• Alisa Surkis / Translational Science Librarian, Health Sciences Libraries, New York University
  • Ryan Womack / Data Librarian, Alexander Library, Rutgers, The State University of New Jersey

Day Two Workshop Speakers

  • Andrea Horne Denton / Research and Data Services Manager, University of Virginia
  • Sherry Lake / Senior Data Consultant, University of Virginia

We will provide more details about the symposium in coming weeks.  So start spreading the news!

Publisher Goes After Authors of Its Own Journals

Friday, January 17th, 2014

An article in the new issue of The Economist reported on Elsevier’s efforts to stop authors from posting papers they have written on their own web pages.

http://tinyurl.com/ojqgfzu.

Public Access to Scientific Research Advances in Omnibus

Friday, January 17th, 2014

PUBLIC ACCESS TO SCIENTIFIC RESEARCH ADVANCES

Omnibus Appropriations Bill Codifies White House Directive

Washington, DC – Progress toward making taxpayer-funded scientific research freely accessible in a digital environment was reached today with congressional passage of the FY 2014 Omnibus Appropriations Act.  The bill requires federal agencies under the Labor, Health and Human Services, and Education portion of the Omnibus bill with research budgets of $100 million or more to provide the public with online access to articles reporting on federally funded research no later than 12 months after publication in a peer-reviewed journal.

“This is an important step toward making federally funded scientific research available for everyone to use online at no cost,” said Heather Joseph, Executive Director of the Scholarly Publishing and Academic Resources Coalition (SPARC).  “We are indebted to the members of Congress who champion open access issues and worked tirelessly to ensure that this language was included in the Omnibus.  Without the strong leadership of the White House, Senator Harkin, Senator Cornyn, and others, this would not have been possible.”

The additional agencies covered would ensure that approximately $31 billion of the total $60 billion annual US investment in taxpayer funded research is now openly accessible.

SPARC strongly supports the language in the Omnibus bill, which affirms the strong precedent set by the landmark NIH Public Access Policy, and more recently by the White House Office of Science and Technology Policy (OSTP) Directive on Public Access.  At the same time, SPARC is pressing for additional provisions to strengthen the language – many of which are contained in the Fair Access to Science and Technology Research (FASTR) Act – including requiring that articles are:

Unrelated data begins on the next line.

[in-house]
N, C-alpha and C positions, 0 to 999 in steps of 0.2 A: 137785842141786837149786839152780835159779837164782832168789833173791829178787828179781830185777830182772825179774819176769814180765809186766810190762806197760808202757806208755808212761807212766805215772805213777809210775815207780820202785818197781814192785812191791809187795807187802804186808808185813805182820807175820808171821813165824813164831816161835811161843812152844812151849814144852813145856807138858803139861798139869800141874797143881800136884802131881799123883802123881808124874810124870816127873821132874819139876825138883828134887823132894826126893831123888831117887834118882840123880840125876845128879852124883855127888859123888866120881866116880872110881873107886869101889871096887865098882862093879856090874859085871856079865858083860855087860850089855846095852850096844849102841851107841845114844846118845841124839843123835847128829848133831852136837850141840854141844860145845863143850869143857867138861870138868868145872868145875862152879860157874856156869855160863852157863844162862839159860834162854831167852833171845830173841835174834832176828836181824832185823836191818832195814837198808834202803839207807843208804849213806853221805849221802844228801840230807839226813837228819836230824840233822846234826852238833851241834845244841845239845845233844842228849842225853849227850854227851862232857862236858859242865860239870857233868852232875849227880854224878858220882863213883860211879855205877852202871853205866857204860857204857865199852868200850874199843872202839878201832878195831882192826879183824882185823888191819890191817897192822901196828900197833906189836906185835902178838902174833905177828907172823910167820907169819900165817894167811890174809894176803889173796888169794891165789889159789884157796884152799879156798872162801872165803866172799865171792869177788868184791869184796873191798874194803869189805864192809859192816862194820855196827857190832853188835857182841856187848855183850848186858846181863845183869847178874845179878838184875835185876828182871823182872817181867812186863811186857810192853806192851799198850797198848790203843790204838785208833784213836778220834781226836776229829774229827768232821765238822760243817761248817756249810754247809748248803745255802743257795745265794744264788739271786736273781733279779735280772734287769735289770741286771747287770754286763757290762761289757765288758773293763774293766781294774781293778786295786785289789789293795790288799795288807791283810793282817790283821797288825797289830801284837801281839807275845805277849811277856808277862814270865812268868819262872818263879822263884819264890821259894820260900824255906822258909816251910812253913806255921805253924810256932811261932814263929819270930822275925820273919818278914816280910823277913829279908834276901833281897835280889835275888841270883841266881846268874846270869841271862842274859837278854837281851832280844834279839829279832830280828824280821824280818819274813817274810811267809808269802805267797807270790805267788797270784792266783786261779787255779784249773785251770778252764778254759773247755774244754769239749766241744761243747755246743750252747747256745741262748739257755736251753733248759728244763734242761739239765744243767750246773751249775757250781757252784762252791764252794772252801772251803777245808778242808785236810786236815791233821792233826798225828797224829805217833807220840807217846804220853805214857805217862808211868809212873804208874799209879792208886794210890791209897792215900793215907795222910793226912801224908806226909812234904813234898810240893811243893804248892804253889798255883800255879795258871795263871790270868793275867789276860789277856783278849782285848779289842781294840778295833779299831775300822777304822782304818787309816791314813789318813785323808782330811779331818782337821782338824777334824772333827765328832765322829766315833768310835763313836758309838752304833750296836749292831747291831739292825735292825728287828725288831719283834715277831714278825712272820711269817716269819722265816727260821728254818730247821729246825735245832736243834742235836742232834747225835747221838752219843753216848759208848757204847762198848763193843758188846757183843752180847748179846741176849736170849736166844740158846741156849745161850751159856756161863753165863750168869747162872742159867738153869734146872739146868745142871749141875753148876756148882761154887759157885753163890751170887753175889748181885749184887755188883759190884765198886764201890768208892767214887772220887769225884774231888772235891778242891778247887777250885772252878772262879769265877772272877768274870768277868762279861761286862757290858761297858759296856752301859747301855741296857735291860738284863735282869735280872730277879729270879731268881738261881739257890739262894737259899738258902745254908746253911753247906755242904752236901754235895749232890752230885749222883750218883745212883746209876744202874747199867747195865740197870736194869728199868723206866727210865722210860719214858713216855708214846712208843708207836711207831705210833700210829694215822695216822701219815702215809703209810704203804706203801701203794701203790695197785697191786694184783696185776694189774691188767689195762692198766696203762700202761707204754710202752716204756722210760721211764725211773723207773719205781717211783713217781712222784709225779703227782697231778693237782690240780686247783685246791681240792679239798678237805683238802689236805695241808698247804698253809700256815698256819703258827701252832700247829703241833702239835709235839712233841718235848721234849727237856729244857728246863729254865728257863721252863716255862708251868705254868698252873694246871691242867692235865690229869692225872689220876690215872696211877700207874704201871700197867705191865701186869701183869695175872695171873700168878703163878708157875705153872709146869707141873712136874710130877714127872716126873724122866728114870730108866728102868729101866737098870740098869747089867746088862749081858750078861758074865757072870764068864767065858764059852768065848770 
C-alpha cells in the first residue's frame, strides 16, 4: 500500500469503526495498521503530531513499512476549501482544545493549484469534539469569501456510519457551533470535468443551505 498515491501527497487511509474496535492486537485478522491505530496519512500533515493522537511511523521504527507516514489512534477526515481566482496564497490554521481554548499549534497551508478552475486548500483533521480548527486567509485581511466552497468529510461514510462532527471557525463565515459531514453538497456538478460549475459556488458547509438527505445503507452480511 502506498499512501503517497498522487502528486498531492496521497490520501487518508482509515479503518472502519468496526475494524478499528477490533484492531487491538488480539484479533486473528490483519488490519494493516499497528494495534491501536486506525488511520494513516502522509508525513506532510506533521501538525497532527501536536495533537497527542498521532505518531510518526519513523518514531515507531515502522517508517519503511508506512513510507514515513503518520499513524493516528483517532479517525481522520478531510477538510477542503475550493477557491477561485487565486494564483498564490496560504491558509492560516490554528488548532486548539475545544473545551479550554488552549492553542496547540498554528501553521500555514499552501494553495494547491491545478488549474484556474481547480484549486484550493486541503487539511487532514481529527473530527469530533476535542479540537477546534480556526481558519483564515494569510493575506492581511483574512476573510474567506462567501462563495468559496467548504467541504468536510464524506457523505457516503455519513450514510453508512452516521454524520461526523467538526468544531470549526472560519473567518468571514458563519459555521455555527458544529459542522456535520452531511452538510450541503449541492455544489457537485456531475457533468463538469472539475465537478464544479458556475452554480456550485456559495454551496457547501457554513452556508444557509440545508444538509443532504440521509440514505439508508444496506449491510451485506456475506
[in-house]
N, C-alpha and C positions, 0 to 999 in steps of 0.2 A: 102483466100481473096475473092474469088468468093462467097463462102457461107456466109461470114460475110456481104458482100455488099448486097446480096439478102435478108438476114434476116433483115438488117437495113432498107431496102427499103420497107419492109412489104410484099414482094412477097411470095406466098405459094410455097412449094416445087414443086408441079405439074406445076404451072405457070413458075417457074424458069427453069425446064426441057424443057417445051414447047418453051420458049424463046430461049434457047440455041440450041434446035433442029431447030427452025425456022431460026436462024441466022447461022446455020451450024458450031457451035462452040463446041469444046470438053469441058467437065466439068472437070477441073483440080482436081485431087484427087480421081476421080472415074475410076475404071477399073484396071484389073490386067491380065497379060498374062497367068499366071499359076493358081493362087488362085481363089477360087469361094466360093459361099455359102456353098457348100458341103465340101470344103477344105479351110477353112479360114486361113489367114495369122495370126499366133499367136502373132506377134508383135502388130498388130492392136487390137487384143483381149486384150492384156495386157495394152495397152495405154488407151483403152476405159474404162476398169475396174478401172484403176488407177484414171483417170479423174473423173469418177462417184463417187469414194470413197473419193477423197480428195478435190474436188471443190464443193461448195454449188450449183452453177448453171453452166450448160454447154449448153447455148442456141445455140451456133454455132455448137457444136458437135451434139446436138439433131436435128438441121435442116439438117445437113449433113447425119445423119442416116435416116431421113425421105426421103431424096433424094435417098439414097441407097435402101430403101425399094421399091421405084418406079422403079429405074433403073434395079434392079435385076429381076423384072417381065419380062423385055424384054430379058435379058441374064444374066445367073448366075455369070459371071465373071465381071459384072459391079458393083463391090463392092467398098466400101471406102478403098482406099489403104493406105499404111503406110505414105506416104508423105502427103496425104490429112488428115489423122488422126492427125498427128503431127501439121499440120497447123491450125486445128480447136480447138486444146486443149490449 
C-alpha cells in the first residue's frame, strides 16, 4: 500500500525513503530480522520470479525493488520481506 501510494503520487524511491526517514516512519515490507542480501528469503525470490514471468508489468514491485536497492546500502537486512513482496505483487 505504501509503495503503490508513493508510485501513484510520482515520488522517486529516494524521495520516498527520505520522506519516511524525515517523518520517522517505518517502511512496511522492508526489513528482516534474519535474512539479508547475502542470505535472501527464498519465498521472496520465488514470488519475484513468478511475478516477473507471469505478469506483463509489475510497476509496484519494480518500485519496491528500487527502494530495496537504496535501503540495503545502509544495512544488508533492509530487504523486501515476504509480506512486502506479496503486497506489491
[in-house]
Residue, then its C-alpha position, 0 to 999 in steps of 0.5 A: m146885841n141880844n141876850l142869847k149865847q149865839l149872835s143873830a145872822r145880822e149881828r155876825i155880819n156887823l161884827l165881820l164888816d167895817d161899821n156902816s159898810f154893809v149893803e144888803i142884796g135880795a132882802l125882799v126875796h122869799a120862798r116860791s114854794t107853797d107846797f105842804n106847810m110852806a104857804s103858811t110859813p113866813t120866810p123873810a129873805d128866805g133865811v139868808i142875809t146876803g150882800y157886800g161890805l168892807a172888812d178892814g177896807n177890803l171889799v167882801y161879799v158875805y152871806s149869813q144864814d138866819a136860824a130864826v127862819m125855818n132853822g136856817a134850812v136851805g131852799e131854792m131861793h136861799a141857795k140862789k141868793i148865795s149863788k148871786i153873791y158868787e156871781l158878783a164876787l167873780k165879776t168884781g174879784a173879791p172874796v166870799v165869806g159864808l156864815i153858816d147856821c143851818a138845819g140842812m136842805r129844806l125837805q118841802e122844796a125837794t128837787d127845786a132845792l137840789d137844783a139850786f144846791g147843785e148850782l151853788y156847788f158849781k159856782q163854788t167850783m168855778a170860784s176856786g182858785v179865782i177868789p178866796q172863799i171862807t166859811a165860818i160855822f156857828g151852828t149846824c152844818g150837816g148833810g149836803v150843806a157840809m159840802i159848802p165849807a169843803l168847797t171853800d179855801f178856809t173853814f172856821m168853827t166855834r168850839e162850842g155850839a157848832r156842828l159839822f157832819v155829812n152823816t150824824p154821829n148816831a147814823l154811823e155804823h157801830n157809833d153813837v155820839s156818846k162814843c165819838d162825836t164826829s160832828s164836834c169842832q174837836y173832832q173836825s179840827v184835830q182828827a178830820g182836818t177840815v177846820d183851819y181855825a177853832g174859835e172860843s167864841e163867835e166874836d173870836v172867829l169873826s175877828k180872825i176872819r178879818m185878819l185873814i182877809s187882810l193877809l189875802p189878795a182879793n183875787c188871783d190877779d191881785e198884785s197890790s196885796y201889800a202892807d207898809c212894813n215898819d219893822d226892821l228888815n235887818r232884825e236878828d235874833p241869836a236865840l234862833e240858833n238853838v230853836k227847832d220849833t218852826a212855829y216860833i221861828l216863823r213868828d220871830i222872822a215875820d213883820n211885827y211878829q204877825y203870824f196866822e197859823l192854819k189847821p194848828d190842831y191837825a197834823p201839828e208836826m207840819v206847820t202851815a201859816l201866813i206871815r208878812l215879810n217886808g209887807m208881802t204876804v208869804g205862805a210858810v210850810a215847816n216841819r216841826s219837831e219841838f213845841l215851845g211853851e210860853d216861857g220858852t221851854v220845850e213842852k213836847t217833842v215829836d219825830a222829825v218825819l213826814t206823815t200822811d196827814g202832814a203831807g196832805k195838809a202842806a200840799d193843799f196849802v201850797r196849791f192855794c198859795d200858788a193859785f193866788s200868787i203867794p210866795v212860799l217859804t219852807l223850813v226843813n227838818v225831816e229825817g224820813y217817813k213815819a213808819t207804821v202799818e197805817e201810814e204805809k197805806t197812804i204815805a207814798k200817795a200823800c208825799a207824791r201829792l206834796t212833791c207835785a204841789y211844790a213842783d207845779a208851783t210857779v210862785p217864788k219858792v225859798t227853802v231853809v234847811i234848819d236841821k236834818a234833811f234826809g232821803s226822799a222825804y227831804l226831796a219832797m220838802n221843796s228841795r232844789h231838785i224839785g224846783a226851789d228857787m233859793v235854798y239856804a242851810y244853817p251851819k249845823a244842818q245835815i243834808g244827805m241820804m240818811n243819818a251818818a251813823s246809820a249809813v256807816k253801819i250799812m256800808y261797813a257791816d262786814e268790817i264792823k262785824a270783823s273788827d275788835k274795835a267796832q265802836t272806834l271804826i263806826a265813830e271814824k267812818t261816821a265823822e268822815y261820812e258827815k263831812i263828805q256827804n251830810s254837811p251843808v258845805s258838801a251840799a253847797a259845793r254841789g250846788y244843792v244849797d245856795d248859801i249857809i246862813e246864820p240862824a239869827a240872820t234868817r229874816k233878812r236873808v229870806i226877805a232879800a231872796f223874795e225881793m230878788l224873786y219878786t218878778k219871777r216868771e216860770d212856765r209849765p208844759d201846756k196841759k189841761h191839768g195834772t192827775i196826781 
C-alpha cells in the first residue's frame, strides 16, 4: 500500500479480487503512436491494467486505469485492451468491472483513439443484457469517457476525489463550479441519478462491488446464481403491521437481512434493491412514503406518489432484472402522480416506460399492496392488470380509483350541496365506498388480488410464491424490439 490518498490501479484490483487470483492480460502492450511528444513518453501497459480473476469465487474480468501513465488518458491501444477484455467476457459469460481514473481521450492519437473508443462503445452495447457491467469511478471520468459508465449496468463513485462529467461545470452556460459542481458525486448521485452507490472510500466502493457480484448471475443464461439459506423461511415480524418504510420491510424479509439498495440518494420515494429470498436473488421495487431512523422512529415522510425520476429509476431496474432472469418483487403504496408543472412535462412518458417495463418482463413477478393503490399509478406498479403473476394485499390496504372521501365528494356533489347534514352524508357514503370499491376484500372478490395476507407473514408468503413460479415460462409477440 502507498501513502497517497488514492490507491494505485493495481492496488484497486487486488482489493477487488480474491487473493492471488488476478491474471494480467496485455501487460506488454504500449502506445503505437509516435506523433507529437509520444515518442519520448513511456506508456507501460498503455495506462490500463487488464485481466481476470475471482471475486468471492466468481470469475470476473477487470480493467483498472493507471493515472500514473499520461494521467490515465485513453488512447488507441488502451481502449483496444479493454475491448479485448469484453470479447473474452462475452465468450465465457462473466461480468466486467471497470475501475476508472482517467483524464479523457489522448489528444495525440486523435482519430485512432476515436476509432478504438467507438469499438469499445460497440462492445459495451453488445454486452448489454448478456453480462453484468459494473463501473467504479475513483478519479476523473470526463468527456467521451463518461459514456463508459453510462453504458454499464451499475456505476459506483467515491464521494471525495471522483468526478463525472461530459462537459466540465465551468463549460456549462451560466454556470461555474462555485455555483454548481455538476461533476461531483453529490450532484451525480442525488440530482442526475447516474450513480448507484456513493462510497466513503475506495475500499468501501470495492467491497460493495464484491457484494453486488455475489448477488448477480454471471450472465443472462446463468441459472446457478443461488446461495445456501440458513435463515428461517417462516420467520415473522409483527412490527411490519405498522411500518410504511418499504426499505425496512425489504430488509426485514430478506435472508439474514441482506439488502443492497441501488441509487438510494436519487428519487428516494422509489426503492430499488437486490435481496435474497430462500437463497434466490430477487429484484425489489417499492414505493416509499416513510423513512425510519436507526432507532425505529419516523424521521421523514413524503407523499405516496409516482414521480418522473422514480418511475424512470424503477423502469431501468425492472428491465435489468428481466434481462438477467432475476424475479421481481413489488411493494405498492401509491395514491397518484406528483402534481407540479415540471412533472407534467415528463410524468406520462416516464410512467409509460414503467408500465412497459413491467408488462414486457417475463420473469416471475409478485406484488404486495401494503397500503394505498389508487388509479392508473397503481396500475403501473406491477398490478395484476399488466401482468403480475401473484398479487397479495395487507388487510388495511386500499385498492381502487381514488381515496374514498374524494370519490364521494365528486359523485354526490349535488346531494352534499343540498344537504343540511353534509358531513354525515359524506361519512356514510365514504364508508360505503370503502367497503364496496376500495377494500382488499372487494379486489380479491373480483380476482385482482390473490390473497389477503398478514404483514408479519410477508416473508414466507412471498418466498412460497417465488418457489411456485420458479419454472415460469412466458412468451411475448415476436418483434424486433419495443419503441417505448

·      Available no later than six months after publication;

·      Available through a central repository similar to the National Institutes for Health’s (NIH) highly successful PubMed Central, a2008 model that opened the gateway to the human genome project and more recently the brain mapping initiative.  These landmark programs demonstrate quite clearly how opening up access to taxpayer funded research can accelerate the pace of scientific discovery, lead to both innovative new treatments and technologies, and generate new jobs in key sectors of the economy; and

·      Provided in formats and under terms that ensure researchers have the ability to freely apply cutting-edge analysis tools and technologies to the full collection of digital articles resulting from public funding.

“SPARC is working toward codifying the principles in FASTR and is working with the Administration to use PubMed Central as the implementation model for the President’s directive,” said Joseph.  “Only with a central repository and the ability to fully mine and reuse data will we have the access we need to really spur innovation and job creation in broad sections of the economy.”

Background

Every year, the federal government uses taxpayer dollars to fund tens of billions of dollars of scientific research that results in thousands upon thousands of articles published in scientific journals.  The government funds this research with the understanding that it will advance science, spur the economy, accelerate innovation, and improve the lives of our citizens.  Yet most taxpayers – including academics, students, and patients – are shut out of accessing and using the results of the research that their tax dollars fund, because it is only available through expensive and often hard-to-access scientific journals.

By any measure, 2013 was a watershed year for the Open Access movement:  in February, the White House issued the landmark Directive; a major bill,  FASTR, was introduced in Congress; a growing number of higher education institutions – ranging from the University of California System, Harvard University, MIT, the University of Kansas, and Oberlin College – actively worked to maximize access to and sharing of research results; and, for the first time, state legislatures around the nation have begun debating open access policies supported by SPARC.

Details of the Omnibus Language

The Omnibus language (H.R. 3547) codifies a section of the White House Directive requirements into law for the Department of Labor, Health and Human Services, the Centers for Disease Control (CDC), the Agency for Healthcare Research and Quality (AHRQ), and the Department of Education, among other smaller agencies.

Additional report language was included throughout the bill directing agencies and OSTP to keep moving on the Directive policies, including the US Department of Agriculture, Department of the Interior, Department of Commerce, and the National Science Foundation.

President Obama is expected to sign the bill in the coming days.